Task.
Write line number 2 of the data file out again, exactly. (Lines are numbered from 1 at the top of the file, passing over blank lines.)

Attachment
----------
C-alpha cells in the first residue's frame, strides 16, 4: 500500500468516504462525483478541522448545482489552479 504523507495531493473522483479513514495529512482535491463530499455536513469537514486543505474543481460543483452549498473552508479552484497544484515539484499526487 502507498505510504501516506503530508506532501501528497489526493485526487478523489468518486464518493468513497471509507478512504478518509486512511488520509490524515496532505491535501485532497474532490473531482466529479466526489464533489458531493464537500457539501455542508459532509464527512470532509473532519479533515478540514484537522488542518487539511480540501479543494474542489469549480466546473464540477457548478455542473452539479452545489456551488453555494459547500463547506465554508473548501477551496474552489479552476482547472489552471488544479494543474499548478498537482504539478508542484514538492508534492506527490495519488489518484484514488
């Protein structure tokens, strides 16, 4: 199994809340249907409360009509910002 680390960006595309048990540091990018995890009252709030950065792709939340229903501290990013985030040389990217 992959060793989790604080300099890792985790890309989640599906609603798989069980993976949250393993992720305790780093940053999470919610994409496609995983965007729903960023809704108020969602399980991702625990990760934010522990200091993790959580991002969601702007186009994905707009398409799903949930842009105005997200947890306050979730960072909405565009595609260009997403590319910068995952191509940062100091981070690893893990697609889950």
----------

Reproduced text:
């Protein structure tokens, strides 16, 4: 199994809340249907409360009509910002 680390960006595309048990540091990018995890009252709030950065792709939340229903501290990013985030040389990217 992959060793989790604080300099890792985790890309989640599906609603798989069980993976949250393993992720305790780093940053999470919610994409496609995983965007729903960023809704108020969602399980991702625990990760934010522990200091993790959580991002969601702007186009994905707009398409799903949930842009105005997200947890306050979730960072909405565009595609260009997403590319910068995952191509940062100091981070690893893990697609889950």